<img height="1" width="1" style="display:none;" alt="" src="https://dc.ads.linkedin.com/collect/?pid=31884&amp;fmt=gif">

Request a call

or call us at 801.341.1986

Creating a Solid LinkedIn Advertising Strategy

If you are looking for a killer LinkedIn strategy then look no further. This is most likely the best LinkedIn Ad strategy available, particularly because it was originally developed by AJ Wilcox, the pioneer of LinkedIn advertising. Everything worthwhile that I’ve learned about LinkedIn ads has come from him, and our implementation of his strategies has brought some spectacular results. I will walk you through a simplified strategy development and implementation of the best LinkedIn campaigns you will ever set eyes on.

The Idea

First of all, you must understand this basic idea. We target a single title in four different ways - job function, job title, skills, and groups.

Screen Shot 2017-06-28 at 8.39.23 PM

This strategy takes into account that everyone updates different parts of their profiles. We want to ensure we reach everyone in that position, even if there is a bit of overlap. We layer it with seniority and any other important identifiers like location and company size.


Find The Right Client

LinkedIn advertising isn't for everyone. I look for businesses that are B2B, have high revenue per sale, and have long sale cycles.

Use Valuable Offers

We use proprietary research that is very valuable in the industry. Here are a few different offers you can use. Just keep in mind the barrier entry to each one. You will most likely get fewer but more qualified leads from assets like a webinar than you will from a guide.

    1. Free eBook
    2. Report (5 secrets to, How-tos, 100 ideas, top industry trends, 5 steps)
    3. Guide
    4. Example of your product (descriptive photo or video)
    5. Webinar
    6. Summit

Identify The Title You Want To Target

A lot more strategy could be discussed on this point alone, but keep in mind that C-levels are most likely not bringing the buying options to the table. It depends on the offer, but we typically like to target Senior Analysts and Managers.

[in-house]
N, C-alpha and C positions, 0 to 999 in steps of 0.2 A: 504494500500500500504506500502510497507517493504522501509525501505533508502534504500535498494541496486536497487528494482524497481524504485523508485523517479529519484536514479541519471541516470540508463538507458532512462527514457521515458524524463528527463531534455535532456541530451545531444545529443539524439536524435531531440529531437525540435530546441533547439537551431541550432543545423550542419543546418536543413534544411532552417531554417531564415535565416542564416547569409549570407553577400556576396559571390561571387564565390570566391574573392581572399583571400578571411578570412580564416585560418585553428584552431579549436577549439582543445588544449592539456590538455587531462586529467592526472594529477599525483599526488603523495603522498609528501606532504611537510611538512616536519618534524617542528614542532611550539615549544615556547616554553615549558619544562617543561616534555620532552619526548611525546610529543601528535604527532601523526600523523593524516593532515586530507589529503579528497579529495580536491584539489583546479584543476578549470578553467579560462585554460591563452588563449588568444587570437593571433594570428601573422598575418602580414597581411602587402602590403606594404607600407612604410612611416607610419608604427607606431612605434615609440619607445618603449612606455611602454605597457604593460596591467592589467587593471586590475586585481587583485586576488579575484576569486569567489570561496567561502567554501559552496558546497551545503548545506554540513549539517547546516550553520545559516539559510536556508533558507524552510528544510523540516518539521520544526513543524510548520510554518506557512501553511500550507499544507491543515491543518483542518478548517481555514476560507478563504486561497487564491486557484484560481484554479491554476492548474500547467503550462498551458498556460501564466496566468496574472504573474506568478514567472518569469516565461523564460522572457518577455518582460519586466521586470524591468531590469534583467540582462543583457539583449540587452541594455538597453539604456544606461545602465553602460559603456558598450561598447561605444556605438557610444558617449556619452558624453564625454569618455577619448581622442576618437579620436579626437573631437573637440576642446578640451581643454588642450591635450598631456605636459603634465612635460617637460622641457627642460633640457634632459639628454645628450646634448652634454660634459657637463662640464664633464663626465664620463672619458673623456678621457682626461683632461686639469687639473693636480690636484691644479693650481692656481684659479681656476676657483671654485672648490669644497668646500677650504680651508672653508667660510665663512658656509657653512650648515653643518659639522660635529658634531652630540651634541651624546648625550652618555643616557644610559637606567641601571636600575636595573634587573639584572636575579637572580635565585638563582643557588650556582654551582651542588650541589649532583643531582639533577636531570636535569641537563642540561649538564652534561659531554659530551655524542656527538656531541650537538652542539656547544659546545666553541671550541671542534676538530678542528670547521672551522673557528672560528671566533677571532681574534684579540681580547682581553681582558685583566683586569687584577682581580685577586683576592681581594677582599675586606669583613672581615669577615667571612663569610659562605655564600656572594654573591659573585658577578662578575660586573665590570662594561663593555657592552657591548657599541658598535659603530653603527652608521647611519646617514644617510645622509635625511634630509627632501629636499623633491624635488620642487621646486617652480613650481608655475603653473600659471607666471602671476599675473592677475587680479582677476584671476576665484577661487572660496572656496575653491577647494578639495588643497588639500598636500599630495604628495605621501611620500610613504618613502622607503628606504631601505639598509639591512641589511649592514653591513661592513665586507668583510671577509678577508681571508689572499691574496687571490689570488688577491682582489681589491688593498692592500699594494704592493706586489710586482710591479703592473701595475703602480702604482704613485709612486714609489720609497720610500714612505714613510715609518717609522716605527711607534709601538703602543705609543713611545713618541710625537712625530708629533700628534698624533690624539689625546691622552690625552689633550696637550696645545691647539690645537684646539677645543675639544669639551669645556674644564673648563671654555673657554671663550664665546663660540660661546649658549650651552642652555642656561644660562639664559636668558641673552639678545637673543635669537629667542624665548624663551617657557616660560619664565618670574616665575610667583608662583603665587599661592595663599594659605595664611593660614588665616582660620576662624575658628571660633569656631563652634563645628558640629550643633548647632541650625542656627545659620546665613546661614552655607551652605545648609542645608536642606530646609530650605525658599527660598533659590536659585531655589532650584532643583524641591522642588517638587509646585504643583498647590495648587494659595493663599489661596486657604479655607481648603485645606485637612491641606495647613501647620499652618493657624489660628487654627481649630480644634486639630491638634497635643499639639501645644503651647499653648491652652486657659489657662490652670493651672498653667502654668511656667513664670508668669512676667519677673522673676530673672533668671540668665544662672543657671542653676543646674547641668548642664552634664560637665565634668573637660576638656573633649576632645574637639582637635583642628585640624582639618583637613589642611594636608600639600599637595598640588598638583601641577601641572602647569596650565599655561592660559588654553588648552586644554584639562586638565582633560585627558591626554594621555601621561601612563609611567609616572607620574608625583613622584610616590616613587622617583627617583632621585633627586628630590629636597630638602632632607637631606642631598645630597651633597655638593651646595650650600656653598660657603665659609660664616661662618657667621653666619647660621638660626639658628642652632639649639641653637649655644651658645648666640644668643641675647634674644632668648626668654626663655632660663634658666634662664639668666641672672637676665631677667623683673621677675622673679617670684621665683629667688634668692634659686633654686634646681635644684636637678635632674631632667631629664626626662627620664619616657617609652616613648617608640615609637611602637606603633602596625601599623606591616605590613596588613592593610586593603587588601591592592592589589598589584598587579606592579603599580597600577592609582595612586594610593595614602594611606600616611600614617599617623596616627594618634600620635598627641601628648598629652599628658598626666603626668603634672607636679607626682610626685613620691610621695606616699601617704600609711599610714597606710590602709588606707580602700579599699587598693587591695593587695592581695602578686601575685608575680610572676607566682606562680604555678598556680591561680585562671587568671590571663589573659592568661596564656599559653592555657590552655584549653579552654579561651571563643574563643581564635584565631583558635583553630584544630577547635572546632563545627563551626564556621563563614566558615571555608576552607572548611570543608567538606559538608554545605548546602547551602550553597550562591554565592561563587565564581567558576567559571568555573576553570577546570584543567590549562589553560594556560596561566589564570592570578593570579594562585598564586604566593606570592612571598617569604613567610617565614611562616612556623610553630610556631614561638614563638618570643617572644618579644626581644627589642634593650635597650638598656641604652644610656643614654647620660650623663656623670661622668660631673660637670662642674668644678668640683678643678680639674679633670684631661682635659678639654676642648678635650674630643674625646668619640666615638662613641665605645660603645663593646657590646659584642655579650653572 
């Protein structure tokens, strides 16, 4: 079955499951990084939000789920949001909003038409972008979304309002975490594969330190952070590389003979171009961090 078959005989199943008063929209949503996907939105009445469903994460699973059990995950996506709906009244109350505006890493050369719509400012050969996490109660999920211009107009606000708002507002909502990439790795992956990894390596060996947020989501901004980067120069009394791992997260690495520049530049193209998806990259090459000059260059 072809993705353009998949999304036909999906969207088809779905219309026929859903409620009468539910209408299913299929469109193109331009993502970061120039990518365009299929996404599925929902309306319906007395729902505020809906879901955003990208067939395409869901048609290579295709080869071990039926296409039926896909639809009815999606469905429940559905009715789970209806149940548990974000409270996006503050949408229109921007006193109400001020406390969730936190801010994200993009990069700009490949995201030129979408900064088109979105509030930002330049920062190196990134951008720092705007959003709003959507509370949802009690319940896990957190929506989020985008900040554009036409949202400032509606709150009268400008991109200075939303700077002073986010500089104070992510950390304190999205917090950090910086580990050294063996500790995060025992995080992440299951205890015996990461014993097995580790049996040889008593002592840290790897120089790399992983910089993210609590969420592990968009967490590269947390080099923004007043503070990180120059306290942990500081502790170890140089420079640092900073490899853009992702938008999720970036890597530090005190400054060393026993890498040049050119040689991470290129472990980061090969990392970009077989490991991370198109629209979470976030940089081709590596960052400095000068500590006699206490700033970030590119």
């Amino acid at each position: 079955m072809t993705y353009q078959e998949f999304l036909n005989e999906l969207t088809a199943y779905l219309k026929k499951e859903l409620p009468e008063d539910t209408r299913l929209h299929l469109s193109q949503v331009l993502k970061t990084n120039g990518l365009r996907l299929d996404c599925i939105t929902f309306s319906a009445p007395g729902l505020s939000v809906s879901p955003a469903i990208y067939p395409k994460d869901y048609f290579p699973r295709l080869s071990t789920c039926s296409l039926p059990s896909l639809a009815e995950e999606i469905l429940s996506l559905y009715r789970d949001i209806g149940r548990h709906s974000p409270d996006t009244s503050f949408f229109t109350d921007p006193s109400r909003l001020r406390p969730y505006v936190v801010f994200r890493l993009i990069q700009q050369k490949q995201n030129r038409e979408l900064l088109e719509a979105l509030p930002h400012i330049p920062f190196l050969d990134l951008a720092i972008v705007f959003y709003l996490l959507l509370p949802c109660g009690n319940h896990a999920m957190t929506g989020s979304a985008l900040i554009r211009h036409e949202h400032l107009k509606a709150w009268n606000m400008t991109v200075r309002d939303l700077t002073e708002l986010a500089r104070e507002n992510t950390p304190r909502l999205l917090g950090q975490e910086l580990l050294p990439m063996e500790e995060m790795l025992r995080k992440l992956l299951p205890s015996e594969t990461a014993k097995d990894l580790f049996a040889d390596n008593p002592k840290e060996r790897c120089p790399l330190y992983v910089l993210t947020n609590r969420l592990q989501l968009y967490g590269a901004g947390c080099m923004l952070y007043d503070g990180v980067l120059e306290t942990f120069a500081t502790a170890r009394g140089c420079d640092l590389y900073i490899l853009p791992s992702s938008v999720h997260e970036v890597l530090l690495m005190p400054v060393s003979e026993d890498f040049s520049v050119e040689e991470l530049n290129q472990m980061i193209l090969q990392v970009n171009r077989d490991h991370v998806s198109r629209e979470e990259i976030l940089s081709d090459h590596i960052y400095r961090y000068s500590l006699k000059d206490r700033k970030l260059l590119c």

Create Your Matrix

A matrix helps you map out each campaign. I organize it by title then list the four types of campaigns underneath. Make sure to actually test each campaign so you don’t discover too late that a certain title doesn’t actually exist, or that your job function and location layered together have an audience too narrow to target.

Screen Shot 2017-06-28 at 8.42.08 PM

Conduct Research For Skills And Groups

For example, if you are targeting Managers of IT, research what groups and skills only someone in their position would have listed. I simply hop on LinkedIn and start stalking away. After I researched about 10-15 of the best people I can find with that title, I go through my list and highlight the skills they have in common that seem unique to their industry. I always have my client go through the list to make sure my findings are in line with what they know about their industry.

Build Your Campaigns

Build the four campaigns for each title using your research. Here are a few additional tips to help you out.


  • Make sure to layer seniority, location, and company size as needed.
  • I like to bid on the high end of what is recommended and adjust as necessary.
  • Exclude salesman titles! They will click on your ads all day.
  • Keep your CTR above .4%. Otherwise, you will see your CPCs gradually increase to maintain your results.


See Amazing Results

You’re all set. Now watch your amazing results roll in! If you have any questions please feel free to contact me via Twitter or LinkedIn.

Heidi Hammond

Heidi Hammond is a PPC Analyst at 97th Floor.

You might also be interested in


Retargeting Based on Intent

read more

When I tell people what I do for a living,  “Ads are annoying!” is often repeated over and over. Facebook feeds, websites, and the online experience as a whole is filled with ads. But why do so many share the popular opinion that ads are annoying?  The truth about ads is this: The wrong ads sent to the wrong people are annoying; the right ad to the right person, however, is rarely viewed as annoying. In fact, I would argue it’s not even seen as an ad. Done right, ads become informative doorways that help the user accomplish something they were already striving for. So what exactly is it that makes a good ad, an ad that acts as one of these informative doorways? Retargeting. And not just retargeting, but retargeting done right

Mastermind Conference

Watch the full 2019 Mastermind conference.

watch the keynotes